The customs guys are right in this case (sorry!), but the seller is also in the wrong for shipping the device to a country where they know they do not have type approved by the FCC. You need to get a refund.

    What mostly happens, for those who are interested, is that an agent decides to import a device. If the device contains RF circuitry, then it needs to be certified by the FCC (i.e. the local authority controlling radio spectrum in your country... ICASA in South Africa). A number of standards apply: safety (IEC 60950 here in SA), EMC/EMI (EN61000-4-x or CISPR 22, again in SA) and then RF (EN 300 220 for short range devices like keyfobs, or EN 300 086/113 for VHF mobile radios).

    Now you have two choices... you can have the device tested by the manufacturer in their own country, at an accredited lab (!), then get copies of the test results to submit to the FCC (or whatever your local authority is) so long as they are recognised. Or you can pay for the testing of the device yourself, at a local lab... then submit the results. The latter path is expensive, especially if there are failures, as you have to get them fixed, then retest. Costs for these lab tests run to R50,000 (about $6,000)... and then you still have to pay the approval submission fees too.

    This is in fact a weakness with internet purchases. The seller does not have a local presence (agent), as so is not forced to get local approval... but they will still sell to you regardless, knowing that the device will probably get confiscated.

    Anyway, I have done this before as I am a RF design engineer (obviously, right... LOL) hope it contributed!
    Last edited by sarlacii; 08-19-2010 at 07:13 AM. Reason: Whoops, so much for my maths there... corrected the dollar figure.
    Respectfully... Sarlac II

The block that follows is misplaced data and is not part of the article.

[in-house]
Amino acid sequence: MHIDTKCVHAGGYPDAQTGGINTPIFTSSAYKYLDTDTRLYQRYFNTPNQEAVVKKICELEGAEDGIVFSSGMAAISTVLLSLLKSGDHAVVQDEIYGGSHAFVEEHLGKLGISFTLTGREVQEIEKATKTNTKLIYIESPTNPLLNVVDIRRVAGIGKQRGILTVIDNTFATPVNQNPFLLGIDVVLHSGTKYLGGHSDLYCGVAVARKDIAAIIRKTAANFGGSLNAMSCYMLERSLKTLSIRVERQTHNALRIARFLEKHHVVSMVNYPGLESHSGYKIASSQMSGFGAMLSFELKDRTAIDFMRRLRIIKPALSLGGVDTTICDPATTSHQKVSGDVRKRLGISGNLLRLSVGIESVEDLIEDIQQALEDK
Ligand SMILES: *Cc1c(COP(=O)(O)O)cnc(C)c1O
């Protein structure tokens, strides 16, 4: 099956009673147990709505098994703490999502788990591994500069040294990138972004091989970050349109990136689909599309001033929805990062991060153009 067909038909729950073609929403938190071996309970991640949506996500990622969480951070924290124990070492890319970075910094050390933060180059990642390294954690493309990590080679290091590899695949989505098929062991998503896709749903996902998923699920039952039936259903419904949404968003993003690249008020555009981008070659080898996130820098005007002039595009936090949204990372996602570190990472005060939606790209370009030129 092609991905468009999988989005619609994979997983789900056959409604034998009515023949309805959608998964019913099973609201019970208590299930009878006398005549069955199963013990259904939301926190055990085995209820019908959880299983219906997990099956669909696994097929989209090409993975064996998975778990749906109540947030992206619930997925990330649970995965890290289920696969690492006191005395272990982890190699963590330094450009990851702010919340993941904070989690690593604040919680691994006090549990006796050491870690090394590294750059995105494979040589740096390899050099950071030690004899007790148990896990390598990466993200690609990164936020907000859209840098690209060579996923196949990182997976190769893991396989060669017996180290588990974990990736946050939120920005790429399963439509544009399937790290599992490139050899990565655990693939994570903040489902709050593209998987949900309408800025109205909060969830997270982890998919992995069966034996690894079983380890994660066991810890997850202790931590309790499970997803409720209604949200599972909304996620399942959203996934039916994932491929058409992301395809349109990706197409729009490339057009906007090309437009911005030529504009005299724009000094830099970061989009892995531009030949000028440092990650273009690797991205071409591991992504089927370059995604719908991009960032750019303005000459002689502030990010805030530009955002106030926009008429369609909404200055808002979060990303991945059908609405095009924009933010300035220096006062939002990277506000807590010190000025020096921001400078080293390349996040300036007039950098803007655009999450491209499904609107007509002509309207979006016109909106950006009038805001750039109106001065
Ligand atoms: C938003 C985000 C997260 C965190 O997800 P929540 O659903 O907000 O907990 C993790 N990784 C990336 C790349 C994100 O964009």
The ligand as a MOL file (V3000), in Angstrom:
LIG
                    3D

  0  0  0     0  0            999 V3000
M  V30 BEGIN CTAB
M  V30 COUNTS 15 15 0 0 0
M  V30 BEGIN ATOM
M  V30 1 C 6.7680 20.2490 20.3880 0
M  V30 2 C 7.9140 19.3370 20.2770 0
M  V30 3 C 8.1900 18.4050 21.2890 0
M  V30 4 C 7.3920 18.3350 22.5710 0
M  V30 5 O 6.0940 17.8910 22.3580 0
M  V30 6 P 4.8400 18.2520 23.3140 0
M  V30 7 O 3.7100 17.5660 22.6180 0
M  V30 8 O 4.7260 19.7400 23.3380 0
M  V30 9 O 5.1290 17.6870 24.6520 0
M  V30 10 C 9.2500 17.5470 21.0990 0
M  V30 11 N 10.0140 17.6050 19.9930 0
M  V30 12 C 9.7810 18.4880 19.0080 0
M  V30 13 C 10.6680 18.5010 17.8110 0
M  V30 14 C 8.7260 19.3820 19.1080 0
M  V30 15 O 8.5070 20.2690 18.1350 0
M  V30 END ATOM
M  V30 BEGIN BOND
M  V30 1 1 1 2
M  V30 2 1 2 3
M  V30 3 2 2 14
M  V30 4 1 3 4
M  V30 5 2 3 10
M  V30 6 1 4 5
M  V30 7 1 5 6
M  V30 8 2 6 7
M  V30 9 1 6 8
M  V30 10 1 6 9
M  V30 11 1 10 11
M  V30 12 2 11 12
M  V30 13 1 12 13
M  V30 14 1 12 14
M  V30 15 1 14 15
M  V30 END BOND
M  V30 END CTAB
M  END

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  9. #18
    Linux Newbie sarlacii's Avatar
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    Quote Originally Posted by waterhead View Post
    <snip> Commission's rules: "Radio frequency devices may be imported only if one or more of these conditions are met.Three or fewer radio receivers, computers, or other unintentional radiators.are being imported for the individual's personal use and are not intended for sale."<snip>

    It looks as if my tablet fits under this exemption. I will first fill out the form, before I contact customs.
    Yip, if an item is not going to be imported on a regular basis by an agent, then there are sometimes exclusions for personal use. So long as the item does not require that the user hold some sort of competency licence (like a radio ham licence, or radio dealer licence etc.) and is effectively "licence free" - like wifi, bluetooth, zigbee etc. - then you can ask for an exclusion. You item fits the bill.

    You can also check if your device uses a wifi chipset that is already approved for use by the FCC. This will help things along... as even though the product has not been tested and approved, the wifi device that is causing the issue may be... in which case you can sometimes argue the case. Most of the common chipsets like Atheros etc. will be in use by others in the same country, and hence approved for use by the chipset manufacturer.

    Hmm... looking forward to hearing the outcome of this.
    Respectfully... Sarlac II
    ~~
    The moving clock K' appears to K to run slow by the factor (1-v^2/c^2)^(1/2).
    This is the phenomenon of time dilation.
    The faster you run, the younger you look, to everyone but yourself.

  10. #19
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    Thanks for your input sarlacii, it's very much appreciated.

    I sent an email to the device manufacturer, Zenithink, asking them for help. They sent me a .jpg file of the FCC document!

    I think that I have enough info to try and get this thing released. The "personal use" clause combined with the actual FCC document should be enough, unless they won't accept the document as being official. I will contact them to make sure that I am following the proper procedure.
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  11. #20
    Linux Guru Rubberman's Avatar
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    Also, you might want to point out that WiFi and Bluetooth both operate in an unlicensed/unregulated part of the spectrum, and FCC certification is not strictly necessary as long as the devices only operate in the specified frequency ranges. At least this is what I am teaching in the wireless technology classes I am giving to AT&T technicians! These are accredited college level classes, and the material was carefully reviewed for correctness in these areas.
    Sometimes, real fast is almost as good as real time.